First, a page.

Brazilian businesses are increasingly eyeing China as a growing market for premium food products, Brazil's Trade and Investment Promotion Agency (APEX) has said.
Numerous Brazilian companies are going to showcase premium food products at SIAL China 2016, which runs from May 5 to May 7 in Shanghai and has been touted as "Asia's largest food innovation exhibition," the agency said on Friday.
About half of the companies will be showcasing their products under the APEX aegis, while others will participate independently, said the agency's export manager Christiano Braga.
The South American country will be promoting select products it has been known for, including coffee, processed meats, honey and sparkling wines. The exhibition is going to feature a Brazilian pavilion with cooking demonstrations, including barbecuing meats, and taste tests.
First held in 2000 as an overseas edition of France's International Food Exhibition (SIAL), SIAL China has grown fast.
Braga said SIAL China is important as "a display platform for all of Asia." Brazil has previously attended SIAL Paris, where some Brazilian firms explored potential business opportunities in China.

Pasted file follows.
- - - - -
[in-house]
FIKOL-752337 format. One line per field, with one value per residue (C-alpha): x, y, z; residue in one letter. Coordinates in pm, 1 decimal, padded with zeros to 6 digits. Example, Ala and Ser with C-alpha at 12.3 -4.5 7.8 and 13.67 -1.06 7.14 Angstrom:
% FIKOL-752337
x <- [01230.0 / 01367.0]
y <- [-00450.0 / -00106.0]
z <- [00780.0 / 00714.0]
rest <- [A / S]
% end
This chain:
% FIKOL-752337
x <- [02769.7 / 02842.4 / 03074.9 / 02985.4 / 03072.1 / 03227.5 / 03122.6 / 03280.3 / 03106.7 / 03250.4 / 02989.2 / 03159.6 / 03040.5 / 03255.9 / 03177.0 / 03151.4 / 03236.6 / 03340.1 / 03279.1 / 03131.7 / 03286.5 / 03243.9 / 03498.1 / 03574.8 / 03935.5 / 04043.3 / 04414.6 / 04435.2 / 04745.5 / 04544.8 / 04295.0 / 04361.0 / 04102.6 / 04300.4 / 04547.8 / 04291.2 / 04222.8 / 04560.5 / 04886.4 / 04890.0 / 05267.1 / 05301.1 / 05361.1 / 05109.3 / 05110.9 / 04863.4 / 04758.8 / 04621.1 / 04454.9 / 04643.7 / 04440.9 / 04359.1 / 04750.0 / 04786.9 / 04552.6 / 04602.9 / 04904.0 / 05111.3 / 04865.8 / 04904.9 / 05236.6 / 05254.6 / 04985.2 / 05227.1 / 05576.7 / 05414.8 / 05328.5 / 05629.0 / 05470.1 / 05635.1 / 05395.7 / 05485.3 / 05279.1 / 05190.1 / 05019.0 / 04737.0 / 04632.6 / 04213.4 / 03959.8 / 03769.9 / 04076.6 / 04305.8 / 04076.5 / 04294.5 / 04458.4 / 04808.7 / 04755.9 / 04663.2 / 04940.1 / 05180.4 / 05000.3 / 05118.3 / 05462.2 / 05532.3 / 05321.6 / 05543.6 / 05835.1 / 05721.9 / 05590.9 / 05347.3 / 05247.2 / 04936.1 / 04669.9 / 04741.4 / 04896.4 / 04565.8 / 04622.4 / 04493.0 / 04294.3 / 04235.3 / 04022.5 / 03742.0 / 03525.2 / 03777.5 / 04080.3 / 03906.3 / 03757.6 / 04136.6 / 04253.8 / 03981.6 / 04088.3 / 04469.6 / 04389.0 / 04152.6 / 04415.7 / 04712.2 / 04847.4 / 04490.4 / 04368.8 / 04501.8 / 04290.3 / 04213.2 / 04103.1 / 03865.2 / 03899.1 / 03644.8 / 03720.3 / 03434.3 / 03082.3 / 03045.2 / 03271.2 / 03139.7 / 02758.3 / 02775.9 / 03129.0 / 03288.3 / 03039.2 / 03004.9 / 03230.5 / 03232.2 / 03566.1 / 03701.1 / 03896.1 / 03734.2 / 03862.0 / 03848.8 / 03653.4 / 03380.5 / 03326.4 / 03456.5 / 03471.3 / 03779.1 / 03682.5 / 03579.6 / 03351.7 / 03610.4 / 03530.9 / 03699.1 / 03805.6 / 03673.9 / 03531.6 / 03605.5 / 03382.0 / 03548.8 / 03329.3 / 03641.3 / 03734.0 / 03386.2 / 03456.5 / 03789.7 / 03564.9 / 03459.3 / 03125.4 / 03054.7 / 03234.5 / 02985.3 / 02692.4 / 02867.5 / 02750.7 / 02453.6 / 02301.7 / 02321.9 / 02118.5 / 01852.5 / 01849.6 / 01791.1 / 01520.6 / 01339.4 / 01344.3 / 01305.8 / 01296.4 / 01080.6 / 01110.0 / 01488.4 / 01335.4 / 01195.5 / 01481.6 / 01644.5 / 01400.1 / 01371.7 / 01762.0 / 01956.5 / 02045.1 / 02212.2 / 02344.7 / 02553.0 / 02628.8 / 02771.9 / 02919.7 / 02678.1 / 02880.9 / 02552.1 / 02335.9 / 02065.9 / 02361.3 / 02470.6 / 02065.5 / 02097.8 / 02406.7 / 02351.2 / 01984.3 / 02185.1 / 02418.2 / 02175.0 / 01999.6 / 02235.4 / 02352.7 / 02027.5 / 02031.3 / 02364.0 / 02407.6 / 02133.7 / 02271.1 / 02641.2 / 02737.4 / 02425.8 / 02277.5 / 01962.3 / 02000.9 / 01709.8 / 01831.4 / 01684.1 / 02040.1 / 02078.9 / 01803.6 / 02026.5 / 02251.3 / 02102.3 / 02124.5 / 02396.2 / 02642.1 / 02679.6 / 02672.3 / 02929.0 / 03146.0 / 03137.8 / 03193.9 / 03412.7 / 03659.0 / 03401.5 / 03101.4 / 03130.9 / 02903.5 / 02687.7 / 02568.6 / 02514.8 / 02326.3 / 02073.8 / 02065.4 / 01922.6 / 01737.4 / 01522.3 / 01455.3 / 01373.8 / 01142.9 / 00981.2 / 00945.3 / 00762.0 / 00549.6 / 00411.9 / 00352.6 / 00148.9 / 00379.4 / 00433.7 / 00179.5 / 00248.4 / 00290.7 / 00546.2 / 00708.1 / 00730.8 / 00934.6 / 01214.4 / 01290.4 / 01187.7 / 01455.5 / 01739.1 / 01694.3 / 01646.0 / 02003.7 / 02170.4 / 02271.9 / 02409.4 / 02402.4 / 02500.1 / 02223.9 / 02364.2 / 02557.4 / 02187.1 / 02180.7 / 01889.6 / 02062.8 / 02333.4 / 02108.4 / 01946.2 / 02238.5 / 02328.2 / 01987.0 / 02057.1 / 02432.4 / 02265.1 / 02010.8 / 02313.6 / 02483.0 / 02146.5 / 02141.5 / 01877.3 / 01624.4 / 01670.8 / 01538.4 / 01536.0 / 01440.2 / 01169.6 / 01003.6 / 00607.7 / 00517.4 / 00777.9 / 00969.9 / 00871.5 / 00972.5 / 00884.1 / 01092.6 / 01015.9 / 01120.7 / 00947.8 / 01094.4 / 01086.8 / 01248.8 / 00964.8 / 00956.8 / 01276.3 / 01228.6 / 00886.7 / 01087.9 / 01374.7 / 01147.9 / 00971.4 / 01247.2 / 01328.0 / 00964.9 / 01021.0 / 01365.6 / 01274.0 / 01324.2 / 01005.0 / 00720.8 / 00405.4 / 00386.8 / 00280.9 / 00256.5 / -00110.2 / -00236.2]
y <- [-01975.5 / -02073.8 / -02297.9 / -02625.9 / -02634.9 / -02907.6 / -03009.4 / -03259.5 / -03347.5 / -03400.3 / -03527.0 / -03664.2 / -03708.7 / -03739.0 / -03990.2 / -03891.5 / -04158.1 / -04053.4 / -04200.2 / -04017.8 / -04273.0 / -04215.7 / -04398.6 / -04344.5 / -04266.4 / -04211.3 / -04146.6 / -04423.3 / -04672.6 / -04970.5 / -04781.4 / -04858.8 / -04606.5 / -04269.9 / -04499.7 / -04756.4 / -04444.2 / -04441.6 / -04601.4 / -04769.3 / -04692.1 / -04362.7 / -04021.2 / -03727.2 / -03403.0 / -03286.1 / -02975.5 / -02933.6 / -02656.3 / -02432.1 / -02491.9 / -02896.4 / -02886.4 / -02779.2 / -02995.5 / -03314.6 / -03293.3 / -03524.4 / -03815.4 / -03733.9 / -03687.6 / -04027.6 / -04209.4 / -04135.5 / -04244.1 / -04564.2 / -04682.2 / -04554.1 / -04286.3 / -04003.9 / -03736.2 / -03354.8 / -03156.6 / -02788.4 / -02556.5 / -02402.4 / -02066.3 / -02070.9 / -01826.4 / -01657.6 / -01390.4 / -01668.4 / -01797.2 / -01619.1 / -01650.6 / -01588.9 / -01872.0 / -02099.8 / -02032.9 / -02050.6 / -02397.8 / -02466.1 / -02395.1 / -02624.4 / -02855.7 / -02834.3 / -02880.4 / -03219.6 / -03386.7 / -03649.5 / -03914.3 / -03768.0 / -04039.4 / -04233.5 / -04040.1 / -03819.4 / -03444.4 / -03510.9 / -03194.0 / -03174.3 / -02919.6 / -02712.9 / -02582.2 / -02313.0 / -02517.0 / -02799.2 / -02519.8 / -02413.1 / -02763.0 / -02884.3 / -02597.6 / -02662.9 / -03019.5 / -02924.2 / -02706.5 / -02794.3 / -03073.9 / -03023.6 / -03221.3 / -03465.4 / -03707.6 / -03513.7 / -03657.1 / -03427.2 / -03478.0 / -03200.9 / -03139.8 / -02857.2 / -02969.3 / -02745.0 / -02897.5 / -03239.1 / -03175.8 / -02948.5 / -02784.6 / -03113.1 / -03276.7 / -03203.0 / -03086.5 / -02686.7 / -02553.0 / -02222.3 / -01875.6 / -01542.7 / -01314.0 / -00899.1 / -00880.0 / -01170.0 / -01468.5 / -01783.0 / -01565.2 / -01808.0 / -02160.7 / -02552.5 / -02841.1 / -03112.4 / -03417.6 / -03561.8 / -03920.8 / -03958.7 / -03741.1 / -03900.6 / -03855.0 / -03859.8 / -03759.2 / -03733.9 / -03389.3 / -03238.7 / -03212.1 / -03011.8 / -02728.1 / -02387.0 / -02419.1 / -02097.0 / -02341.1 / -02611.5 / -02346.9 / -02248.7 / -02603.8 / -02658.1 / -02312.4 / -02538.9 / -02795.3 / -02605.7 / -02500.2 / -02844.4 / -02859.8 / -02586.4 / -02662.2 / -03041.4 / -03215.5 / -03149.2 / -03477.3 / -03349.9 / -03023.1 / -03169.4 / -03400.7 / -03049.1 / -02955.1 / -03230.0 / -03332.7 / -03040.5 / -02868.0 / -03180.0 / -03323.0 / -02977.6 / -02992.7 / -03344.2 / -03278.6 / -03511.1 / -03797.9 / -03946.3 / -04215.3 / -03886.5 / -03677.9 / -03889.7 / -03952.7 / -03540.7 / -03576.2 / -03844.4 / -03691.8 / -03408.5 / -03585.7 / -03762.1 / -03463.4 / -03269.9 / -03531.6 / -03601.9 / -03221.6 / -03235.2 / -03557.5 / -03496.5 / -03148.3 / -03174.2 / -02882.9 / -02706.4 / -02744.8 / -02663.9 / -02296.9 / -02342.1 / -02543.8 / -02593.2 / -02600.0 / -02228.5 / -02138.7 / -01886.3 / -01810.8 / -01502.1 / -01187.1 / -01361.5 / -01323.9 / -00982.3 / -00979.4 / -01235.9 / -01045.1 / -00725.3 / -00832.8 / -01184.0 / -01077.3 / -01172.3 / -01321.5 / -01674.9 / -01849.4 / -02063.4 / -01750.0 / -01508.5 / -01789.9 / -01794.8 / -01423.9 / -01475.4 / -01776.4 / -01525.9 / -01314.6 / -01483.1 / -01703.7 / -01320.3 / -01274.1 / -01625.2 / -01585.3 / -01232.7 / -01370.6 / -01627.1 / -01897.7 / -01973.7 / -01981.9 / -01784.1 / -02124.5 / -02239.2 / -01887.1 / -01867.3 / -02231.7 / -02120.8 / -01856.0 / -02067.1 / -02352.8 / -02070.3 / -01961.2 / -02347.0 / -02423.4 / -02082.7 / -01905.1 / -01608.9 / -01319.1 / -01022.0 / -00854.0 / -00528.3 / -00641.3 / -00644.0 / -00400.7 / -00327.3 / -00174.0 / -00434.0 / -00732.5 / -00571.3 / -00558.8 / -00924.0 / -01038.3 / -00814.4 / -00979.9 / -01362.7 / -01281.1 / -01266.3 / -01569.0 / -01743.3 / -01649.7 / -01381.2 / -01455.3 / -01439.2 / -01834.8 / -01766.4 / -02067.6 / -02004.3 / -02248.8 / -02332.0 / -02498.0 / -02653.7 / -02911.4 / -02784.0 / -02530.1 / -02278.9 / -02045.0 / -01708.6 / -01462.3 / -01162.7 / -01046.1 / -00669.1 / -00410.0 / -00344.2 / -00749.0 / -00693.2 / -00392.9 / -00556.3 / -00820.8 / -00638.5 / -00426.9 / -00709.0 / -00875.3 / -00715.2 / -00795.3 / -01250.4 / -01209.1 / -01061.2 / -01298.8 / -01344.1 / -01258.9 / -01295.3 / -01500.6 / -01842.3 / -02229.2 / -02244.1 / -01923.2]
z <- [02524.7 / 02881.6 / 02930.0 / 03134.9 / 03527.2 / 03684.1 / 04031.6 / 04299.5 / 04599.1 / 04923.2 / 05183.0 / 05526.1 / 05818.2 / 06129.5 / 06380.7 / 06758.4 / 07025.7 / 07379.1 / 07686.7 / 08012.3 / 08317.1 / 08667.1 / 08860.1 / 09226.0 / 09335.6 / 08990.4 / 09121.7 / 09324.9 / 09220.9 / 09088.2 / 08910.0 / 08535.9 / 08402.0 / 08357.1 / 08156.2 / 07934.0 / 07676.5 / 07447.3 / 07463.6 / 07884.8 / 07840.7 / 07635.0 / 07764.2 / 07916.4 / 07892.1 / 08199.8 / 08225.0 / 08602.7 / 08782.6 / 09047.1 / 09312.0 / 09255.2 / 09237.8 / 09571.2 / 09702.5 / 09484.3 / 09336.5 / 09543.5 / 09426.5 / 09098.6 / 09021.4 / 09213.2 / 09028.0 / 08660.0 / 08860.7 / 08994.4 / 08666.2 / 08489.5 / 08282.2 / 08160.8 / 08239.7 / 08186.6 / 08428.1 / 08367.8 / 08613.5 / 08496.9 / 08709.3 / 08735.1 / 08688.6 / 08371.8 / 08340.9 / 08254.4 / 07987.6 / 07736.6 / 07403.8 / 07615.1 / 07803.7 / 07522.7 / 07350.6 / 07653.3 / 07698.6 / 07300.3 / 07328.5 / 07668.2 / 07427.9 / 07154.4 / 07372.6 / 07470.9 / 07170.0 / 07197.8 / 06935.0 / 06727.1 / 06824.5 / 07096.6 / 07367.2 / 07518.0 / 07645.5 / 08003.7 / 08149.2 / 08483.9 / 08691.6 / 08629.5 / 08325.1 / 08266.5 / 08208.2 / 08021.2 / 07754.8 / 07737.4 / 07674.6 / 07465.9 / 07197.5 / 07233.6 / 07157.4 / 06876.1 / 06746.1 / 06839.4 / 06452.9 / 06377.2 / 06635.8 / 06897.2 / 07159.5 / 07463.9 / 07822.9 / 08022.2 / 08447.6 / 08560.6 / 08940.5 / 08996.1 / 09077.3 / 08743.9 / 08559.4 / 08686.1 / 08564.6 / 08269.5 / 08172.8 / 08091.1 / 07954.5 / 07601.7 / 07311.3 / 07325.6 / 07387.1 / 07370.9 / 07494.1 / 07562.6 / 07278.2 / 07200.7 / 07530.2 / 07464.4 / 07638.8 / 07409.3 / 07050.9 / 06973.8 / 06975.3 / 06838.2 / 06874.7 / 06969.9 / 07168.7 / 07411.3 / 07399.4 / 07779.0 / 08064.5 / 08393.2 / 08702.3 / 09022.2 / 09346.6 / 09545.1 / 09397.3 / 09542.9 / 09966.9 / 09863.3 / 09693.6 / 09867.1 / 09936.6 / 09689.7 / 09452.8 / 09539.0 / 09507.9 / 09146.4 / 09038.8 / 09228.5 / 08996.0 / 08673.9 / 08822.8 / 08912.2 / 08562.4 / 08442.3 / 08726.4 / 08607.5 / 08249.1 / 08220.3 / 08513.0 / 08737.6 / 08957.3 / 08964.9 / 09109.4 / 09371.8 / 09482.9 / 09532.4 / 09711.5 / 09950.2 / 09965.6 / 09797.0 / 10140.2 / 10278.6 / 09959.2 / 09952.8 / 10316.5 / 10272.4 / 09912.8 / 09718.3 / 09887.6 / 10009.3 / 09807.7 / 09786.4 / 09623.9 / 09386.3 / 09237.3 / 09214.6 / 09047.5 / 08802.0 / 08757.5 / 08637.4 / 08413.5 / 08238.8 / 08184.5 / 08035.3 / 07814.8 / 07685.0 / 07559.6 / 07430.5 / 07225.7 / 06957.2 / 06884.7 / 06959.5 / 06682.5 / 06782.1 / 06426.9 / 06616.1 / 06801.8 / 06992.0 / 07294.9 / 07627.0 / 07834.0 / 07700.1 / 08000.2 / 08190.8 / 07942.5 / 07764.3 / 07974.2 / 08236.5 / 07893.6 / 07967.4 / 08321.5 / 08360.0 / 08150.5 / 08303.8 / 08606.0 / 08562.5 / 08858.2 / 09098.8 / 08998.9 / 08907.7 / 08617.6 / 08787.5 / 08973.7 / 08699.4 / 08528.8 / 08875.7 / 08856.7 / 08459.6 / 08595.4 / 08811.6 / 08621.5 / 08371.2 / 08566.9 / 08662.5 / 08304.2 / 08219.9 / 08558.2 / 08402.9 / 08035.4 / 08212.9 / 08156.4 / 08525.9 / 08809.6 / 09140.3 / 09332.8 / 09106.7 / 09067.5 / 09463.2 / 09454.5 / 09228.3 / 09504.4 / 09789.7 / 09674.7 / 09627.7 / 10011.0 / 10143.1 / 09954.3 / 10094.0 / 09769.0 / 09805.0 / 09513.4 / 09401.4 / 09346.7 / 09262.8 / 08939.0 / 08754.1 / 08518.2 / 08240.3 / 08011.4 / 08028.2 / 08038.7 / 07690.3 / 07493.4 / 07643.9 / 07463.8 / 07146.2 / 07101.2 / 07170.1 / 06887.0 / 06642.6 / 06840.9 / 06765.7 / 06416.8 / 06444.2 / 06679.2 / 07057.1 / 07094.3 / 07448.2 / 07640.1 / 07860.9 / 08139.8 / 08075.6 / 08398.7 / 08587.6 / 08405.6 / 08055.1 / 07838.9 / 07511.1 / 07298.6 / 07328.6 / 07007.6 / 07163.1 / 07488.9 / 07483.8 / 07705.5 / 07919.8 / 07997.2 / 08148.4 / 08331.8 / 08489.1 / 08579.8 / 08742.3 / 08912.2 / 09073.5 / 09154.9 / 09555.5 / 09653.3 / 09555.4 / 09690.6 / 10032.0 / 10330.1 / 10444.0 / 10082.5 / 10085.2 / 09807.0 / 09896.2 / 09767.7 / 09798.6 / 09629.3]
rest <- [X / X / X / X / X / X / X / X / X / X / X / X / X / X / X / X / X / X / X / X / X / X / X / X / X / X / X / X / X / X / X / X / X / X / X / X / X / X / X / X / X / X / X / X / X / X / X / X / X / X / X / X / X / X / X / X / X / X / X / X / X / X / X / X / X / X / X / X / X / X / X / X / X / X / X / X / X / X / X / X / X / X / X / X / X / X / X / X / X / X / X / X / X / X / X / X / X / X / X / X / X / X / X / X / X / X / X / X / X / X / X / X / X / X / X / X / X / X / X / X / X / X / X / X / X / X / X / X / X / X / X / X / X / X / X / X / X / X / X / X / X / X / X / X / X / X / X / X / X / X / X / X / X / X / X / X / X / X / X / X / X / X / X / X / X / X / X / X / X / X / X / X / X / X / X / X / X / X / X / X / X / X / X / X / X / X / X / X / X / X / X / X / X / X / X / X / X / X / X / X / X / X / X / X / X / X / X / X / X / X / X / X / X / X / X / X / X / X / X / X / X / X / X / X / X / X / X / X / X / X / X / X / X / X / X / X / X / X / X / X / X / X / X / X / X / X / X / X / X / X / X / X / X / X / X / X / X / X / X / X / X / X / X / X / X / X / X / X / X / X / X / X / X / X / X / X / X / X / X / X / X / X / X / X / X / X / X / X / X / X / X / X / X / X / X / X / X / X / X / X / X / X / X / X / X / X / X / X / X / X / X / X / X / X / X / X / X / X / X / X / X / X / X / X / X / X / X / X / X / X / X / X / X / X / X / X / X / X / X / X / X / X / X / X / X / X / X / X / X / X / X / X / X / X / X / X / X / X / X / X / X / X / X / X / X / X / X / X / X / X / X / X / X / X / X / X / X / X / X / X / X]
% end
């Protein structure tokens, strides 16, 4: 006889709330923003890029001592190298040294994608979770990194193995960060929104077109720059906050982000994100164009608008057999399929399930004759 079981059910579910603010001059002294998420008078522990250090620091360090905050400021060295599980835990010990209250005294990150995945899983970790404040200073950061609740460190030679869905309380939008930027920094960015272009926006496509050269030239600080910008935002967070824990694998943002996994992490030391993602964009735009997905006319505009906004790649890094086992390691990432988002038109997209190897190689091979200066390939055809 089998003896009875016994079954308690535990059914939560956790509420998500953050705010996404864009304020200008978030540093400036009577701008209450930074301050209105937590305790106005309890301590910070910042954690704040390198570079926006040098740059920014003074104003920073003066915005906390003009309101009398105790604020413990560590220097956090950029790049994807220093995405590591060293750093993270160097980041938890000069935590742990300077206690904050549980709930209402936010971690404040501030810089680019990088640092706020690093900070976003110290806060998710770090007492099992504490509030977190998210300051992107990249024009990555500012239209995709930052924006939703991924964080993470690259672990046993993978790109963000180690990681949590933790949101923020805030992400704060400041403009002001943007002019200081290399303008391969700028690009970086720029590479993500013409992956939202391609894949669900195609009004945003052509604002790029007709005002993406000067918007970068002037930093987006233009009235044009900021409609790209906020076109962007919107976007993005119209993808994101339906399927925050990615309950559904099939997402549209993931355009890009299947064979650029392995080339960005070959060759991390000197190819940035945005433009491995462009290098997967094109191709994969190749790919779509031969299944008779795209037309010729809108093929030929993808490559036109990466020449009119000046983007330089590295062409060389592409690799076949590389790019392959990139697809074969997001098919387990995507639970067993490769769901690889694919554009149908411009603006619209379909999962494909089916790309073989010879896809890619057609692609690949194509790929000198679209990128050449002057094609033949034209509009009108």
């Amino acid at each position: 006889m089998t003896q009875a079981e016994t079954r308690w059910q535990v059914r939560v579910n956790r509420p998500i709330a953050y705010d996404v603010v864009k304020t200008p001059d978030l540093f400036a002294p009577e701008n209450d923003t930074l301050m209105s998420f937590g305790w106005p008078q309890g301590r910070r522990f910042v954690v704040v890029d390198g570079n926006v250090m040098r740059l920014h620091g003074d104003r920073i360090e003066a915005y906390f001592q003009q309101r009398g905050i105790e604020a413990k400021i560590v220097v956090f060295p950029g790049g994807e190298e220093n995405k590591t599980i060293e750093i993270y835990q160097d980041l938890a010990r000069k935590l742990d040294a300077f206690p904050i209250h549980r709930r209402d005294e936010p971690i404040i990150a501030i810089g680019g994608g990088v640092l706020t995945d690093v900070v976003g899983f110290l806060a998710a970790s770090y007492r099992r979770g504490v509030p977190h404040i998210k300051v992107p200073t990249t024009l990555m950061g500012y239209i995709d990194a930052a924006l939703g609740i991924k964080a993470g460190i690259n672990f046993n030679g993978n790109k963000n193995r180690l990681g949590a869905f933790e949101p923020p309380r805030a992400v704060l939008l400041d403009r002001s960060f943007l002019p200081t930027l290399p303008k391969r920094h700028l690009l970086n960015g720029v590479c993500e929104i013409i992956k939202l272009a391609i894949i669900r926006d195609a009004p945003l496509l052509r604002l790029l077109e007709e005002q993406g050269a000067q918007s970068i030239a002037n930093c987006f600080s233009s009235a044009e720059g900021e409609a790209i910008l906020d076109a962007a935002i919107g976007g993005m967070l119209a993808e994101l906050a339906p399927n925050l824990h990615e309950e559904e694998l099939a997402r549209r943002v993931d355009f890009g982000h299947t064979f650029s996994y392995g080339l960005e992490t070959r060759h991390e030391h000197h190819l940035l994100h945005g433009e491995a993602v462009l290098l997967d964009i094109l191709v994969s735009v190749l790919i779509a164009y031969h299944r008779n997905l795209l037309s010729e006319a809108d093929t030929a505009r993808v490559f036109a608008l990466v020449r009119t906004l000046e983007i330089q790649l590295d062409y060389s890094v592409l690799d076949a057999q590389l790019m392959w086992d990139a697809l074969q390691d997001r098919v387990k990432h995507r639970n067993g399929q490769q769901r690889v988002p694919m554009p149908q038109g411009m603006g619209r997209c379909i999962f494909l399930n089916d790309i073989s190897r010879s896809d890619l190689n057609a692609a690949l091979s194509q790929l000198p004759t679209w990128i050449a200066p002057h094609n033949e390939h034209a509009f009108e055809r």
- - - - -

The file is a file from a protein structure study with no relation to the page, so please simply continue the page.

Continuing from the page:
APEX has two offices in China, one in Beijing and the other in Shanghai. Brazil's exports to China are largely iron ore, soy beans, poultry and leather, which together represent 80 percent of the total exports to China.
But China's evolving economy and domestic market are opening up possibilities. Ana Paula Repezza, a manager at APEX, said two factors in China are particularly encouraging for Brazilian producers.
First, China aims to make domestic consumption a more important engine of economic growth. The middle-class population is growing fast and its consumption patterns are increasingly similar to those of Western consumers.
"There is a notable rise in coffee consumption in urban centers, which has led to the doubling of Brazilian coffee exports in barely a year," said Repezza.
Second, China recently changed its family planning policies to allow each couple to have two children, which is expected to increase demand and, in the long run, ensure a larger and more dynamic market.
Repezza said the growth potential is huge.
"In Brazil, the annual consumption is estimated to be 806 cups of coffee per capita. In China, it's 3.4 cups. What's more, global consumption grew by 25.9 percent from 2010 to 2015, while Chinese consumption grew by 44 percent," she said.
Processed meat producers from Brazil have a strong interest in China. Brazil's beef exports to China have rebounded after a ban imposed due to the detection of a mad cow disease case was lifted last year.
"Since the embargo was lifted, China has already become Brazil's leading buyer (of beef), and we have achieved a greater share of the market than before the embargo," she said.
SIAL China is expected to feature 3,000 exhibitors from 67 countries. Brazil is one of 10 countries to have a large pavilion at the trade show.